Is Multitasking Sapping Your Spiritual Strength?

It definitely affected mine

I had been going about the business of writing all wrong, and it took a confrontation by God to set me straight. My conversation with Him went something like this:

“Do you remember that you kept waking up earlier and earlier TO SPEND TIME WITH ME — and then, instead, you ‘listened to sermons on the radio’ as you busied yourself with morning chores — to get to the gym earlier?

“How is that whole fitness thing working for you?”

(I’ve been increasing the length of my workouts in an attempt to combat menopause’s determination to ruin my girlish figure. Instead of getting smaller, I’ve gotten MUSCLES that make my suit jackets uncomfortable! Ugh!)

“Let’s try a new routine,” He said to me. “If you want to write for me, you need to adjust your schedule to reflect your values: FITNESS OF YOUR HEART.

“You think the time you spend with me while multitasking is quality time? Imagine if you played a fitness tape AS YOU DROVE TO WORK and called that quality exercise.'”

I see His point. My alarm on weekdays is set for 3:59 a.m., originally intended to give me time to read God’s Word and pray before leaving for the gym about 5:45. Then a new Christian radio station started playing Thru the Bible sermons at 4 a.m. and another sermon at 4:30 a.m. It seemed logical that I could listen — mostly — as I did my morning chores.

Then the Bible App provided the Bible in One Year with Nicky Gumbel in audio. I can listen — sometimes even intently — while I drive to the health club and then to work. Sometimes I’d murmur a brief prayer — or a desperate prayer, depending on the day — in my car before heading into the building.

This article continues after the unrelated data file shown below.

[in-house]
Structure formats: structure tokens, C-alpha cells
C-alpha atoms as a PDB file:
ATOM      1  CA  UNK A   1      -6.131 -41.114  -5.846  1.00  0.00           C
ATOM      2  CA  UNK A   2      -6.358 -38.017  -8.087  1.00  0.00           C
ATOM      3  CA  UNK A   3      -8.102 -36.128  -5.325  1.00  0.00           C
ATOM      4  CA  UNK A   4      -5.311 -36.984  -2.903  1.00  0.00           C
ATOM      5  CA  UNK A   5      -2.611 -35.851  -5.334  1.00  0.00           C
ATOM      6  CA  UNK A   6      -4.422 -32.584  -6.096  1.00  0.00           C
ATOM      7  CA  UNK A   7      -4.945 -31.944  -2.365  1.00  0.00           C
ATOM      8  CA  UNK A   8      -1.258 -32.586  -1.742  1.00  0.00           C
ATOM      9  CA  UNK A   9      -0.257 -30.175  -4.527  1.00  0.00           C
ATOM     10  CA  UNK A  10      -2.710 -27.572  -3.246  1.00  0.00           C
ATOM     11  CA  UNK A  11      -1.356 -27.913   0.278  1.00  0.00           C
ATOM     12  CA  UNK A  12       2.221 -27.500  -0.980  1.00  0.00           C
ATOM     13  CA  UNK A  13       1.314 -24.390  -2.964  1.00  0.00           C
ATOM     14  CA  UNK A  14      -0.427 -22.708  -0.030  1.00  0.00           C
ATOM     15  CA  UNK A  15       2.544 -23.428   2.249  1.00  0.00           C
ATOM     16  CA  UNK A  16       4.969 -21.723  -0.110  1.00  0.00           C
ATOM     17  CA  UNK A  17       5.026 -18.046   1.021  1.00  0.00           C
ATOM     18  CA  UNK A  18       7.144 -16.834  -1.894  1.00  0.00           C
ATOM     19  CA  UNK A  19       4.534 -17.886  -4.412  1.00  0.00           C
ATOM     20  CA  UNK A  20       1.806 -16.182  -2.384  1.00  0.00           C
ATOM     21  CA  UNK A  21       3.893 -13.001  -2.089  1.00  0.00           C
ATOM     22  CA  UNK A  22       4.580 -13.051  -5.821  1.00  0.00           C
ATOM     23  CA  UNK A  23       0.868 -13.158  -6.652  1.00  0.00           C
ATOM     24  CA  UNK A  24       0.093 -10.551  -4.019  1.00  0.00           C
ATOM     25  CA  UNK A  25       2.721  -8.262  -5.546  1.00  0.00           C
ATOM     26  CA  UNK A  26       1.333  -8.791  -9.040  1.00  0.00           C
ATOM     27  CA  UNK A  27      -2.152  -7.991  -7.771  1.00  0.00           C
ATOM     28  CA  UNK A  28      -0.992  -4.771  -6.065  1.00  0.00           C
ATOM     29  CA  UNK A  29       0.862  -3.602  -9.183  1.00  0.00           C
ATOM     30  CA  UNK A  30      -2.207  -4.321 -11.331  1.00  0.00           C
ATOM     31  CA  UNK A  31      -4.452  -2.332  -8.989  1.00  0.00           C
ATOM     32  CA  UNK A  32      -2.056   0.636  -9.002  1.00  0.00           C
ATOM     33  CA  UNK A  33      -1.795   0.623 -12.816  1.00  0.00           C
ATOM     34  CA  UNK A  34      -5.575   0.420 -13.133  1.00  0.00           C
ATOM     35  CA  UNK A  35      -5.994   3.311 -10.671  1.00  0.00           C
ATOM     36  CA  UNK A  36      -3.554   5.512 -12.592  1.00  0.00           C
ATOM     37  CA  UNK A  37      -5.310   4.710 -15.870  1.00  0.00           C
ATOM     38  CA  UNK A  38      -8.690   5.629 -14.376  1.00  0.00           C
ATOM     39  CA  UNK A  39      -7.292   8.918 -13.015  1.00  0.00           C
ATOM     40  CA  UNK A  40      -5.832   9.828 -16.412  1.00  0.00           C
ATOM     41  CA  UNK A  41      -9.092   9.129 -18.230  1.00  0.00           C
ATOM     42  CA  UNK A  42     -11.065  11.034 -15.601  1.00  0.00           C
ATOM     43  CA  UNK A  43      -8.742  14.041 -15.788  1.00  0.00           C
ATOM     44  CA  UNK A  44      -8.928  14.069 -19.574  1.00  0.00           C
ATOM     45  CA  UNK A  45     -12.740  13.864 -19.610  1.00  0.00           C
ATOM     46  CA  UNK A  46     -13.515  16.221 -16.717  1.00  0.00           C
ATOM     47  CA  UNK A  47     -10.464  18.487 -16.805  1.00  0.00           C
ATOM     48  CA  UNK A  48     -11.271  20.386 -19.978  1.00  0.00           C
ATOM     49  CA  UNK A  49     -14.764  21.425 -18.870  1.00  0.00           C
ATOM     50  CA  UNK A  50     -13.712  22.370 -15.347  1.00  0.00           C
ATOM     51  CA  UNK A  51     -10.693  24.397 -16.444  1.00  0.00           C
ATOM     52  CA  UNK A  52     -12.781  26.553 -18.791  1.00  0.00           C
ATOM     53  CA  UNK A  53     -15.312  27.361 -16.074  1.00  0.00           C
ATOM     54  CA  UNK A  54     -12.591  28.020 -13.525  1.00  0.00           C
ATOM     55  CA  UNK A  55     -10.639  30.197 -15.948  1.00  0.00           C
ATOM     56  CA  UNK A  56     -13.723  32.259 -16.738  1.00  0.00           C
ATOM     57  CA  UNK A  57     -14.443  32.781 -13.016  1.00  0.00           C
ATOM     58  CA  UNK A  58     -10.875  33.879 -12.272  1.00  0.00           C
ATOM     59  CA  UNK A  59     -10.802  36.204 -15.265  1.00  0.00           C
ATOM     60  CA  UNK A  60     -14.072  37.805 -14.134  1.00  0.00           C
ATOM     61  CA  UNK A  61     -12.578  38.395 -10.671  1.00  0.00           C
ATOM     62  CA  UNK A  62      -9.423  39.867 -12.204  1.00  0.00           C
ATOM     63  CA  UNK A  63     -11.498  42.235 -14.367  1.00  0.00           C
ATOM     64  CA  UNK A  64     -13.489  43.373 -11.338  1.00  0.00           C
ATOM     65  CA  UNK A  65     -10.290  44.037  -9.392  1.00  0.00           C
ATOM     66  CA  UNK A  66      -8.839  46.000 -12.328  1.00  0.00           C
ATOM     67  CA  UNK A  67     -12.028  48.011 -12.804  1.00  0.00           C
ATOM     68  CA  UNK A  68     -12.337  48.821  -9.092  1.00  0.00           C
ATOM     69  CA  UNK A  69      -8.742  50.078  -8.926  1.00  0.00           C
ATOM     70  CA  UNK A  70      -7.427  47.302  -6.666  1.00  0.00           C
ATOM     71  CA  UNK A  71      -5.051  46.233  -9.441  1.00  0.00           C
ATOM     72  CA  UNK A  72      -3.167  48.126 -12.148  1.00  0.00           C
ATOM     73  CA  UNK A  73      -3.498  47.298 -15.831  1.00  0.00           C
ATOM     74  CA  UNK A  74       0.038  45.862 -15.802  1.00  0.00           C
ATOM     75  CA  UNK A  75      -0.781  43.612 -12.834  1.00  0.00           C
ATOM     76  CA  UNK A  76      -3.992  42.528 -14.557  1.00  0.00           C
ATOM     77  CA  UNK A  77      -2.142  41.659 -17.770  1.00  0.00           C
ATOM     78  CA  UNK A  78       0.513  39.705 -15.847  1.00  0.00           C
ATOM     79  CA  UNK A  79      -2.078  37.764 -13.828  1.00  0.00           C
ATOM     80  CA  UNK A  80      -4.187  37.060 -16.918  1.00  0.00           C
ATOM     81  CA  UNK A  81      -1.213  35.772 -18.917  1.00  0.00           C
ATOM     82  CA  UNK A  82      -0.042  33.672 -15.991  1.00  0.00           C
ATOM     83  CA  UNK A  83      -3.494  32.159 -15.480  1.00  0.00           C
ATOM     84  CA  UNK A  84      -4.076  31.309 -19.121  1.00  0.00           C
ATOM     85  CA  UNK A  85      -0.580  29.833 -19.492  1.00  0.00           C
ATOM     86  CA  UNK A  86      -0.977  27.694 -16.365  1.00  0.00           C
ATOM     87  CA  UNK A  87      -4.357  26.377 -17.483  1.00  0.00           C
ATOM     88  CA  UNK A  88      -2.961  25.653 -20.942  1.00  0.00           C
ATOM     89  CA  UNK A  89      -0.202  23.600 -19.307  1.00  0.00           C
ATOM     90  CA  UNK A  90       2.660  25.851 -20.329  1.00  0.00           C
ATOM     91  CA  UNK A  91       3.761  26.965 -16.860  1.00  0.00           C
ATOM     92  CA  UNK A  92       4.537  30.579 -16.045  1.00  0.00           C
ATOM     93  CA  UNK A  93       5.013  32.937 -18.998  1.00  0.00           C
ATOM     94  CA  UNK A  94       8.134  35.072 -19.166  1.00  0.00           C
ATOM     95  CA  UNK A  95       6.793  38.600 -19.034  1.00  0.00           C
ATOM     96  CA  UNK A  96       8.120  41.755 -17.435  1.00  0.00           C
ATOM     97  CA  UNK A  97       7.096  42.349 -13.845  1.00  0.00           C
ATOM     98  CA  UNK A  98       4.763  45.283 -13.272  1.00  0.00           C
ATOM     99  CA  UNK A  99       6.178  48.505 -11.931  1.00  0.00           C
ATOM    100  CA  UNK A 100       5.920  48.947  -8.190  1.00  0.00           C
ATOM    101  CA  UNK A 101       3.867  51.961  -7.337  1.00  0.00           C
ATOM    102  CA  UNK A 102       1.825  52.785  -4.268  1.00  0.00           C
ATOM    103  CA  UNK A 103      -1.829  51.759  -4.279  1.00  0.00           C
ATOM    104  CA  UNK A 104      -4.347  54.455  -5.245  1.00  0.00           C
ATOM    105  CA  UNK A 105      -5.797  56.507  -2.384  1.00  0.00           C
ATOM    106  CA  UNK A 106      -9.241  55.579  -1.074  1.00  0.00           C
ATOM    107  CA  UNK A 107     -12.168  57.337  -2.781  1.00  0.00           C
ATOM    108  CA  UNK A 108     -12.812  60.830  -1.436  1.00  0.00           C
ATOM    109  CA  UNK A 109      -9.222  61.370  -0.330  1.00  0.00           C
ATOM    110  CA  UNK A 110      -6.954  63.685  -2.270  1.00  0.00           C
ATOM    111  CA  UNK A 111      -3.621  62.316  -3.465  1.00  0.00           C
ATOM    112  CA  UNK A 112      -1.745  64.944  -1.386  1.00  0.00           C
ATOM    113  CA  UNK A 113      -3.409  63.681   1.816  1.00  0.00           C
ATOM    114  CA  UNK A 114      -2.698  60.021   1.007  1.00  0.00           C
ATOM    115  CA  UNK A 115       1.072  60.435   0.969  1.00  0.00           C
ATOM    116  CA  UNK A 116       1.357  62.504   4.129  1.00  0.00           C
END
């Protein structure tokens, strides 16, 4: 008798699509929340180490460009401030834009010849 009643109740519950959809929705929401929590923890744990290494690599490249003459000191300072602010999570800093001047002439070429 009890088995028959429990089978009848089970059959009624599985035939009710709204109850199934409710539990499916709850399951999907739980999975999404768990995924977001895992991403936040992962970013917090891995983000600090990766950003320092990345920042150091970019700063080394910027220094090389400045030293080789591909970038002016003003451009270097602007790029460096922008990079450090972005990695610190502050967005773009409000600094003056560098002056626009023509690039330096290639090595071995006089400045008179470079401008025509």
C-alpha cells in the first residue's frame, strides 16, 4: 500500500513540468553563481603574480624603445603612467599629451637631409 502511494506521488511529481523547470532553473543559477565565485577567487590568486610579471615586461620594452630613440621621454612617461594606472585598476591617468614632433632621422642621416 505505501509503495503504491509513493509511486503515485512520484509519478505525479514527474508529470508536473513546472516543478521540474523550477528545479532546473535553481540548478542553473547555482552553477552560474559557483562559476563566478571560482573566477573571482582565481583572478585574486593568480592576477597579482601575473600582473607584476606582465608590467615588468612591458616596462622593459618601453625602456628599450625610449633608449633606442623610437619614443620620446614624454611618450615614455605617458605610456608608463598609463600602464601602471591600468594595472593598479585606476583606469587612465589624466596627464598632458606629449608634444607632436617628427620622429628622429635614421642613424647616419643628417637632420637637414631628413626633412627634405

I’d never play a fitness tape as I drove and call it exercise. Why did I think I could give God less quality time than my physical fitness and think it sufficient?

If God is my inspiration for writing, you can imagine why I’ve been less than prolific.

Multitasking vs. quality time

I believe you’d call my previous routine an exercise in multitasking. Sure, some of what I heard as I focused on important things such as packing my lunch or driving to work made it into my head and heart. But what would happen if I made real quality time for God in the morning?

Well, I’d get a little confrontation — such as the conversation above — and a lot of joyful reasons to repeat it the next day. And the next, and the next. And maybe I’d get a bit fatter because I’d have less time at the gym. (But maybe my muscles will shrink so I can wear my suit jackets more comfortably?)

Goodbye to multitasking when I should be focusing on one supremely important thing. (Seems I should have applied the lesson to my spiritual life back when I applied it to my dental health a couple years ago. That story here.)

So I’ve been putting quality time with God first on the day’s agenda. It’s not just the timing of that schedule block; it’s the quality of the time. Me, God, my Bible, and my journal. And coffee. Occasionally, the cat. But no radio. No multitasking.

I feel like a different person. Fitter heart, perhaps a less fit body. Can I just say this? It’s worth it! He is worth it. Quality time with God blesses me, too.

If you want details, ask in the comments. Otherwise, more later.


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